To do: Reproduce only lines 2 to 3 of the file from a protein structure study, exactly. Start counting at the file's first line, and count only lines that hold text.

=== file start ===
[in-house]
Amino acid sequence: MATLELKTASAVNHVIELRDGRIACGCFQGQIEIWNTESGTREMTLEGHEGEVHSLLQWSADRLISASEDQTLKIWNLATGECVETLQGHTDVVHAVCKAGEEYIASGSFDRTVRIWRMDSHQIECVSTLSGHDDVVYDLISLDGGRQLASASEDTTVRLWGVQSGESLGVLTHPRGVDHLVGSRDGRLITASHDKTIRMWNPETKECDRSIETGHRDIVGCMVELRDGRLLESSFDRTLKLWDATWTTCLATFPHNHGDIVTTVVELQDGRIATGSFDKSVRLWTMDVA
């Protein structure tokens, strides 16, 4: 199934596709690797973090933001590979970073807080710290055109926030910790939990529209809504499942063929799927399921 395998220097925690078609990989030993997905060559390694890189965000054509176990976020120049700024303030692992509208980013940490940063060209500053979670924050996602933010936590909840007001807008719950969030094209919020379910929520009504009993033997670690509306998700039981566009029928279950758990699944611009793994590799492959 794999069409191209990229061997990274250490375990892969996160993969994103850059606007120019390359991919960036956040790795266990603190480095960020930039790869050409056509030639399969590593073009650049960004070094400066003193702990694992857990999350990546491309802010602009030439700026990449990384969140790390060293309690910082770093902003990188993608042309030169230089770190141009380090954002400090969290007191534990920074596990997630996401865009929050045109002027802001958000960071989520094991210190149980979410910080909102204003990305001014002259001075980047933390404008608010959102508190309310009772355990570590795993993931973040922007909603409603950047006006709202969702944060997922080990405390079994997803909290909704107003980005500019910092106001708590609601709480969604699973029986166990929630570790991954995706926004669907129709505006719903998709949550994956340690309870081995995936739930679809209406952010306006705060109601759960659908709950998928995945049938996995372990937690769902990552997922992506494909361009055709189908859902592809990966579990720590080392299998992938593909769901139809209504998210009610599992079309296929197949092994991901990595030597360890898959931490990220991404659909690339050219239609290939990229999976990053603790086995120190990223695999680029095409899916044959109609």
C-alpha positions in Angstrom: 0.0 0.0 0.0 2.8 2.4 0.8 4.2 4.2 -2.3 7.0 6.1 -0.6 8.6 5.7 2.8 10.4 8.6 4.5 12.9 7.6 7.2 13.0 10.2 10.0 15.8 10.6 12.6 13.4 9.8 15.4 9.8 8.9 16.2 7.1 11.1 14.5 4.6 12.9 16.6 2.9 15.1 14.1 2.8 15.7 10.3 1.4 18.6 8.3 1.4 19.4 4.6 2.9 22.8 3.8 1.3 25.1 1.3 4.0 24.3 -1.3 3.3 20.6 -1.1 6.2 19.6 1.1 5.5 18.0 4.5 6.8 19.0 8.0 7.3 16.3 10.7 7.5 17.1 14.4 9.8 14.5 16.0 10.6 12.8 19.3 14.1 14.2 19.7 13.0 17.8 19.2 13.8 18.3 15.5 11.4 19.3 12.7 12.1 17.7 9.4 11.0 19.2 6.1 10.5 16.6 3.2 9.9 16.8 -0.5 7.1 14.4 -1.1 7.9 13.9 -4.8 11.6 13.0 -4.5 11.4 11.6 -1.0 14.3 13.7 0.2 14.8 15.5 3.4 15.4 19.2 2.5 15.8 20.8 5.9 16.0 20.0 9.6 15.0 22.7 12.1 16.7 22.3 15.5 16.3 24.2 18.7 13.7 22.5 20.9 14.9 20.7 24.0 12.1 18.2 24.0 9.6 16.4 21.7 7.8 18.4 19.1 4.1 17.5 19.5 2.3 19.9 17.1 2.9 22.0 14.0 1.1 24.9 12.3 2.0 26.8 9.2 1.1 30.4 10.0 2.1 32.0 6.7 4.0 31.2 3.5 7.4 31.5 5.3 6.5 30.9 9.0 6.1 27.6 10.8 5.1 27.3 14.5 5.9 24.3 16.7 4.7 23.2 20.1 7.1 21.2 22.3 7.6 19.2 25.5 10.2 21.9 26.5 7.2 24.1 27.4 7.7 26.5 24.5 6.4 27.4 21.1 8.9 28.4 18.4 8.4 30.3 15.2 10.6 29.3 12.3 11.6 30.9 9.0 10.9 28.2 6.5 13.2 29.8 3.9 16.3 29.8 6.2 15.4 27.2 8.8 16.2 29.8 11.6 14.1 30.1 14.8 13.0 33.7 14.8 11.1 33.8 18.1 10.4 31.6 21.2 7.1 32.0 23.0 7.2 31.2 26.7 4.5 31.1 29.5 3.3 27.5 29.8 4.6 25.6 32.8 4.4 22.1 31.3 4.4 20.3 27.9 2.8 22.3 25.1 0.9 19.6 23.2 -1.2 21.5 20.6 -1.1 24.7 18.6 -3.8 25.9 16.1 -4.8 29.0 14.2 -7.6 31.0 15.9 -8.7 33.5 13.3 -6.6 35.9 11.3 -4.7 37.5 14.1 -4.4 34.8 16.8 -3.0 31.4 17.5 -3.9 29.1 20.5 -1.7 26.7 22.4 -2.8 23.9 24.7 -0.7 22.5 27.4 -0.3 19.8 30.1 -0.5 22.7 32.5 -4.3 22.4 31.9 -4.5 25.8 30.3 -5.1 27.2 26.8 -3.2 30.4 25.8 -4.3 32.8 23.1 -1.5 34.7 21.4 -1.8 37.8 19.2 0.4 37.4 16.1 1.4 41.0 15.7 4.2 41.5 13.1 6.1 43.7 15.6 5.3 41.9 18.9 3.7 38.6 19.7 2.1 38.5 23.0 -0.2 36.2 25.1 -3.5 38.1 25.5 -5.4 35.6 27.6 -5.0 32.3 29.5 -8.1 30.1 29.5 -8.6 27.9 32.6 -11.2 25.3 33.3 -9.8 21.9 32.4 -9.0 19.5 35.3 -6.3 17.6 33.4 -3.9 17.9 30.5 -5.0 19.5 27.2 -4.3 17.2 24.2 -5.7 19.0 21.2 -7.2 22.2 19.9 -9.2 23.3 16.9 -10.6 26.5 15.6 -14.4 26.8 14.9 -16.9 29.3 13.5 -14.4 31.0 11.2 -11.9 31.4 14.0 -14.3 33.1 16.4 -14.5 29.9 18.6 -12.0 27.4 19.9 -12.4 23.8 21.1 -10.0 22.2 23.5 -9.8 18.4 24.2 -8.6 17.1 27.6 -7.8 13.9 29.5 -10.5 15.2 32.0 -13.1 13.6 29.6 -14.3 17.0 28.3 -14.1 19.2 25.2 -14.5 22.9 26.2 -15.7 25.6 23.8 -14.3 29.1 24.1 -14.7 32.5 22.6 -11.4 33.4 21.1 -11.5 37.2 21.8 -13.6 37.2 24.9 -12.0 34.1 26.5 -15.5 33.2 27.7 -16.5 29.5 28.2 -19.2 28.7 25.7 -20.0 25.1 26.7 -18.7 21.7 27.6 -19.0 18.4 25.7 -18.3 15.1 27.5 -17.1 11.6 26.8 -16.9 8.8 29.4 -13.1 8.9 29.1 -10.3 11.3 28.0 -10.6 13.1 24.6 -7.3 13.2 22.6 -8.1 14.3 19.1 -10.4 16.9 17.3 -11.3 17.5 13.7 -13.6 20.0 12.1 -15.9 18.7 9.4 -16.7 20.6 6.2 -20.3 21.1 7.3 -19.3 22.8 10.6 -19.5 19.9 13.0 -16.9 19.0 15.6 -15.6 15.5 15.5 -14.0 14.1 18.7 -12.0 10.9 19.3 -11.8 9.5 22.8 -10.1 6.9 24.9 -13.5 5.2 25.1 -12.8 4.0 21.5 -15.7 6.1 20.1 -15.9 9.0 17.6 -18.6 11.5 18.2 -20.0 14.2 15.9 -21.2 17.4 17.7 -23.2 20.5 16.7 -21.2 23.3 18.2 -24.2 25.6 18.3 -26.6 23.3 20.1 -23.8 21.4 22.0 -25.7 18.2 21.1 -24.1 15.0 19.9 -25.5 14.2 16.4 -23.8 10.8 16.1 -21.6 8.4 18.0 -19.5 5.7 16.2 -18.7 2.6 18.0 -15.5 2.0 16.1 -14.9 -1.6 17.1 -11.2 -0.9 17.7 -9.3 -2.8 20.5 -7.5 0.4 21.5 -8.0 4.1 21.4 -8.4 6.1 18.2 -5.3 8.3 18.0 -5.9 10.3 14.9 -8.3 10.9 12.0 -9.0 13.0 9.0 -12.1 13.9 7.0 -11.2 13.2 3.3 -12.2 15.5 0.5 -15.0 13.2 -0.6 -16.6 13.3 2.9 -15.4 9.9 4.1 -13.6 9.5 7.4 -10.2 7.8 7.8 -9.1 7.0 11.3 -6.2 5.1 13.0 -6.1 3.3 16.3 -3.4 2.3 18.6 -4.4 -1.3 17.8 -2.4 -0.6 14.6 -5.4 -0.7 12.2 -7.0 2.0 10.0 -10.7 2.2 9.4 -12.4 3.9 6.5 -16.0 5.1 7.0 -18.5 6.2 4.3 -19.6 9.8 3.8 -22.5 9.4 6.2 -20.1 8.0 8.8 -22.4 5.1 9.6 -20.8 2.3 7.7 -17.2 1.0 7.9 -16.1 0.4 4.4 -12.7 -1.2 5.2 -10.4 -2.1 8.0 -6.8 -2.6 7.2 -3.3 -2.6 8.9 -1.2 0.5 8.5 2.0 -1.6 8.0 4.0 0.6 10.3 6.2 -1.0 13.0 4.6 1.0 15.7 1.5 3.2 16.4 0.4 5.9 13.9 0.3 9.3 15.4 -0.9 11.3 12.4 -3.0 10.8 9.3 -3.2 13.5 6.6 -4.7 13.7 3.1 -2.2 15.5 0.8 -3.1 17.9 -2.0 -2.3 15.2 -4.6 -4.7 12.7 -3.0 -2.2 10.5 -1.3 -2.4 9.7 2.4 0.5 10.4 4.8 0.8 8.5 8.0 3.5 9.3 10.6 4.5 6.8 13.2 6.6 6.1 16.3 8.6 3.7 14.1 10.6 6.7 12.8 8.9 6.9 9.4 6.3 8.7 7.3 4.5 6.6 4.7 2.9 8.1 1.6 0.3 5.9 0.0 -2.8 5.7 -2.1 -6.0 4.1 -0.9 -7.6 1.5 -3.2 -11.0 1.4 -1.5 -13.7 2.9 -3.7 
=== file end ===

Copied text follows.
Amino acid sequence: MATLELKTASAVNHVIELRDGRIACGCFQGQIEIWNTESGTREMTLEGHEGEVHSLLQWSADRLISASEDQTLKIWNLATGECVETLQGHTDVVHAVCKAGEEYIASGSFDRTVRIWRMDSHQIECVSTLSGHDDVVYDLISLDGGRQLASASEDTTVRLWGVQSGESLGVLTHPRGVDHLVGSRDGRLITASHDKTIRMWNPETKECDRSIETGHRDIVGCMVELRDGRLLESSFDRTLKLWDATWTTCLATFPHNHGDIVTTVVELQDGRIATGSFDKSVRLWTMDVA
């Protein structure tokens, strides 16, 4: 199934596709690797973090933001590979970073807080710290055109926030910790939990529209809504499942063929799927399921 395998220097925690078609990989030993997905060559390694890189965000054509176990976020120049700024303030692992509208980013940490940063060209500053979670924050996602933010936590909840007001807008719950969030094209919020379910929520009504009993033997670690509306998700039981566009029928279950758990699944611009793994590799492959 794999069409191209990229061997990274250490375990892969996160993969994103850059606007120019390359991919960036956040790795266990603190480095960020930039790869050409056509030639399969590593073009650049960004070094400066003193702990694992857990999350990546491309802010602009030439700026990449990384969140790390060293309690910082770093902003990188993608042309030169230089770190141009380090954002400090969290007191534990920074596990997630996401865009929050045109002027802001958000960071989520094991210190149980979410910080909102204003990305001014002259001075980047933390404008608010959102508190309310009772355990570590795993993931973040922007909603409603950047006006709202969702944060997922080990405390079994997803909290909704107003980005500019910092106001708590609601709480969604699973029986166990929630570790991954995706926004669907129709505006719903998709949550994956340690309870081995995936739930679809209406952010306006705060109601759960659908709950998928995945049938996995372990937690769902990552997922992506494909361009055709189908859902592809990966579990720590080392299998992938593909769901139809209504998210009610599992079309296929197949092994991901990595030597360890898959931490990220991404659909690339050219239609290939990229999976990053603790086995120190990223695999680029095409899916044959109609």